Plant protectors30 April 2018

Facilities managers look after buildings, but how can they mitigate the likelihood of a terrorist attack? Adam Offord examines guidance from the British Institute of Facilities Management

Around 8:30 am (GMT) on 26 June 2015, delivery driver Yassin Salhi gained entrance to Air Products & Chemicals’ Saint-Quentin-Fallavier gas fabrication and bottling plant near Lyon, France, and attempted to blow up the factory by ramming gas cylinders with his van. The impact caused an explosion and injured two people. Salhi was eventually met and overpowered by firefighters responding to the scene, and later arrested. He was known to employees at the site after having made regular visits to the factory.

Following the attack, Air Products chairman, president and chief executive officer Seifi Ghasemi said that security had been increased at Air Products’ locations around the world as a precautionary measure. He added: “This incident reinforces that we all need to take safety and security very seriously, every day, and remain vigilant in everything we do.”

In November last year, professional body the British Institute of Facilities Management (BIFM) published guidance on the subject: ‘Counter Terrorism Advice for FM’ (, in cooperation with the UK Security Expo.

BIFM says that it is important all facilities management professionals understand the threat they face and then take action to reduce their vulnerabilities. It states: “When a terrorist attack happens, it’s too late to do your planning. You know the risk. Businesses can and should do all they can to deter any terrorist from attacking their site. The best way to do that is to have good and obvious security that makes the terrorist believe that an attack would fail. There really is no excuse for not taking action on this. Lives may depend on it.”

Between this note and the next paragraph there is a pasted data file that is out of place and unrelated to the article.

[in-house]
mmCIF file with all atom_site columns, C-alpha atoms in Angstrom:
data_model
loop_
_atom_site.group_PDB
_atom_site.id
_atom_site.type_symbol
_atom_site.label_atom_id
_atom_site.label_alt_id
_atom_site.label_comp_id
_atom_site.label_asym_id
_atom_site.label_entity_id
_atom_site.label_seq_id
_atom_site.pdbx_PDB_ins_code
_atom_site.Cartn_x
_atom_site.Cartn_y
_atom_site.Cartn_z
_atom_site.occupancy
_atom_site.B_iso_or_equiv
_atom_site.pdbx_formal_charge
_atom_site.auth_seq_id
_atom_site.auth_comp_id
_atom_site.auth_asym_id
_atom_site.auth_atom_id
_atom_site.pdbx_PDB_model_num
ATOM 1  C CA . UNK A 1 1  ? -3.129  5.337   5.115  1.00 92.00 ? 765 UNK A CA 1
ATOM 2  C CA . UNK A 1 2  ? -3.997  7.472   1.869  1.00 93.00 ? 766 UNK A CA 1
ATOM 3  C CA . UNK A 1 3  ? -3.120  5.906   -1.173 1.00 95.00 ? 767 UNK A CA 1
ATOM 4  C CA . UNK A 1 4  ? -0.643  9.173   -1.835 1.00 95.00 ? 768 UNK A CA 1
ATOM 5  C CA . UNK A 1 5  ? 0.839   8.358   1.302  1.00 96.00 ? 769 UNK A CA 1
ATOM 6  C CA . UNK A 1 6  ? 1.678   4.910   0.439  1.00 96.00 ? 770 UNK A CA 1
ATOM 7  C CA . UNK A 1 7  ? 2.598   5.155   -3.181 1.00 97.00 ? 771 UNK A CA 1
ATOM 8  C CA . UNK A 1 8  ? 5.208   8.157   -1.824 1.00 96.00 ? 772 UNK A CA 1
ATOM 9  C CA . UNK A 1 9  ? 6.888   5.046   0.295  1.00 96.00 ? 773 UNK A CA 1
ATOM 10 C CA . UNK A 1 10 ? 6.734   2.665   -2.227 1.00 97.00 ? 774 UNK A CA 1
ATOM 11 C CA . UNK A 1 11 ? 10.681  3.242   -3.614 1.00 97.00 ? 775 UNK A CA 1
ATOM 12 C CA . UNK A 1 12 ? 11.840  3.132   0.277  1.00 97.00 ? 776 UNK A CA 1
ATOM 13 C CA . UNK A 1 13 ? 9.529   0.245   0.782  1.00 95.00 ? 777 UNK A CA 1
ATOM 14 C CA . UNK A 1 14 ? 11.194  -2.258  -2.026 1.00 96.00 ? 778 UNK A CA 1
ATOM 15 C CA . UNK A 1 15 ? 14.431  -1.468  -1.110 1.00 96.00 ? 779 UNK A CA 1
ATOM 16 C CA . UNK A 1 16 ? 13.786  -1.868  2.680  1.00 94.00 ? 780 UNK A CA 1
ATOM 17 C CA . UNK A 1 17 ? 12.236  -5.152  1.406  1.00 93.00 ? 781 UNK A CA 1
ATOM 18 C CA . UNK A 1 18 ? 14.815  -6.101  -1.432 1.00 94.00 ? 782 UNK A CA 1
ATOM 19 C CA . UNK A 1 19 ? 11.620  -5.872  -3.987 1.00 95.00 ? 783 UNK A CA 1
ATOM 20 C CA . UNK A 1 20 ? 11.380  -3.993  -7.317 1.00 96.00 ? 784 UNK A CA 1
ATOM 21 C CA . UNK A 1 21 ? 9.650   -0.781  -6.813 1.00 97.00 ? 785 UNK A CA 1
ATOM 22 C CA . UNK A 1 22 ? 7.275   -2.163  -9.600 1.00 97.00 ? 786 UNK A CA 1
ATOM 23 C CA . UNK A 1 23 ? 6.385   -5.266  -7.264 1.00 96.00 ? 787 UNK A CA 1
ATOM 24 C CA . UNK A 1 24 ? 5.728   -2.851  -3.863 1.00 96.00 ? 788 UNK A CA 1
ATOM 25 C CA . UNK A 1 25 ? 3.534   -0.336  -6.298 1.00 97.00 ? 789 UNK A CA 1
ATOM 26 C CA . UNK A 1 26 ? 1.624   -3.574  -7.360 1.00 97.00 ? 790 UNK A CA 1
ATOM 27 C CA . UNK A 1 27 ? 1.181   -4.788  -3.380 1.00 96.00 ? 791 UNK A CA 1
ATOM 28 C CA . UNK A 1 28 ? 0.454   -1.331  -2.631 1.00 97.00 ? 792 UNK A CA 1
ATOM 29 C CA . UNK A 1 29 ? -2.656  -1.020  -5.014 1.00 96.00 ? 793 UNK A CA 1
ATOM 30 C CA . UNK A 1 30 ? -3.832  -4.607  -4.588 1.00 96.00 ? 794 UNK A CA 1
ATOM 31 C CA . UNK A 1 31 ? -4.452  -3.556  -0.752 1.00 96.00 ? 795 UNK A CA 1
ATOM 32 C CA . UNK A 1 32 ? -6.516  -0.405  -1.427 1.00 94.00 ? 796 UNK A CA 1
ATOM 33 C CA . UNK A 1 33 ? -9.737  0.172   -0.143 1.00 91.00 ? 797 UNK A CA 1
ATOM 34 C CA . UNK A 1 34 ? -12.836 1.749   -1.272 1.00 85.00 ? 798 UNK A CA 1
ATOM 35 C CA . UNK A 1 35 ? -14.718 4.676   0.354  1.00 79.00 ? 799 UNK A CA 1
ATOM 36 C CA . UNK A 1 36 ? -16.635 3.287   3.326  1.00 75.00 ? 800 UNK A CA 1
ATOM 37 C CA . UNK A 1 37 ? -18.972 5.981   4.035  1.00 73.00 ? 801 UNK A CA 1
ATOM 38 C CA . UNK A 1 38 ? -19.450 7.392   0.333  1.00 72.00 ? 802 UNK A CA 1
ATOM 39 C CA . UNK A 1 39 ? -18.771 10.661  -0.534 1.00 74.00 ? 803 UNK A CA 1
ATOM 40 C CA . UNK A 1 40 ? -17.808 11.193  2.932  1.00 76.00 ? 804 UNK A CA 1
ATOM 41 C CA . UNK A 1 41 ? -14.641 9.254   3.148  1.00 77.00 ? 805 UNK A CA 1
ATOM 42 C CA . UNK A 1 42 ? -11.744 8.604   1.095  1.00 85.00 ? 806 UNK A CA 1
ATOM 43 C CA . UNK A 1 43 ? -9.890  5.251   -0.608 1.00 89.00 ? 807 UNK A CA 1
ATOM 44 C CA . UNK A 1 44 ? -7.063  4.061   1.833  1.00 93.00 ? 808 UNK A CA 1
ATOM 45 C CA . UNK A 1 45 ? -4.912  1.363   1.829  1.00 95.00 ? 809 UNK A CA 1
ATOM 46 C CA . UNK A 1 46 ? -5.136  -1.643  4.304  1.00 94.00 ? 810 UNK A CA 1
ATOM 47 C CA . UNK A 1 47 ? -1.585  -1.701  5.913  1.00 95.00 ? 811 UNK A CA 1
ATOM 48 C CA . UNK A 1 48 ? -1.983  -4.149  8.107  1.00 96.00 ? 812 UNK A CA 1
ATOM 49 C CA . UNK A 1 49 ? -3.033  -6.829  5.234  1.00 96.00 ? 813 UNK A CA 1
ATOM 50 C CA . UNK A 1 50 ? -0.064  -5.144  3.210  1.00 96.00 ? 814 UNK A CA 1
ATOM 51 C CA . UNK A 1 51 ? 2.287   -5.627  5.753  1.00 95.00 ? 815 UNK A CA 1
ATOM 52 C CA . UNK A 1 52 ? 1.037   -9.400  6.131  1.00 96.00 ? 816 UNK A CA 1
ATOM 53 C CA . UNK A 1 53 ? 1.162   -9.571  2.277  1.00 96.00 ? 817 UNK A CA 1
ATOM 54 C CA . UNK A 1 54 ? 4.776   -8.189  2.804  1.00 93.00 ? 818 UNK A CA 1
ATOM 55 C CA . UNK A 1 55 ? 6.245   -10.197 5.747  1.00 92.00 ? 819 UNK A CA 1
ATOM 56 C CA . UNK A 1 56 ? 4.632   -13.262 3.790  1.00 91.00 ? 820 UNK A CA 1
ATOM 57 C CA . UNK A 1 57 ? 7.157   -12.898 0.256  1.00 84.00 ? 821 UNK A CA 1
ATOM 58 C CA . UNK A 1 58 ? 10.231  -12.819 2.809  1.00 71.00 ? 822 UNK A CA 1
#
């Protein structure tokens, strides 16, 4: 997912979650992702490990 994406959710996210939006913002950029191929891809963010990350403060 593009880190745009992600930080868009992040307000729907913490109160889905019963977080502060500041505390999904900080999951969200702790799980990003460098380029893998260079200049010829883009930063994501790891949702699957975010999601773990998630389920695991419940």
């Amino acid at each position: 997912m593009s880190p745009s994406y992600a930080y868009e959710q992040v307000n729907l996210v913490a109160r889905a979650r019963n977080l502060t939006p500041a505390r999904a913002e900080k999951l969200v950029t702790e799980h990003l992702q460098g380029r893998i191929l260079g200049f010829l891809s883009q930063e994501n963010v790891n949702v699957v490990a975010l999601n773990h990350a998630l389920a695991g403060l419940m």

It states that security has three pillars: physical, personnel and cyber security, and advises that, from a management point of view, they be overseen by a single accountable ‘owner’.

Physical risks can be mitigated through measures such as: properly positioned and monitored CCTV; reducing the number of entrances to the building to the minimum; ensuring each entrance has access control; ensuring glass is protected; restricting vehicle access; and carrying out staff training. Asset identification exercises can help identify the most critical assets.

Personnel security measures include both internally-facing and externally-facing aspects. It argues: “One of the biggest threats to a building is from an insider attack. Ensure background checks are rigorous and that all security policies are also applied to contractors.” At the same time, insiders should cultivate a security culture. It continues: “Encourage staff to actively participate in security and celebrate staff who challenge poor security behaviours. These will include good management of visitors to the building.”

Thirdly, in recent years numerous companies have been struck down by malware and ransomware, including the NHS. “Cyber is at the heart of all the buildings systems,” the BIFM guidance adds. “Make sure that it is up-to-date and its importance understood by staff. There are many types of attack vectors and these should be understood by all staff on site.”

In addition, the document provides a 50-question security audit checklist, covering everything from whether unused offices, rooms and function suites are kept locked to maintenance regimes of CCTV camera systems. It even offers advice to the surveyor: “Don’t just rely on someone saying that a system works. Check it out. You will find gaps and, when you do, try to close them to increase your building’s security.”

Finally, in addition to safeguarding their facilities, businesses should also look outwards. Most industrial sites in the UK are well known in their local areas, and have a good relationship with local communities and emergency services. Building links with local businesses, police and other public services will help with the sharing of intelligence and security information.

Adam Offord

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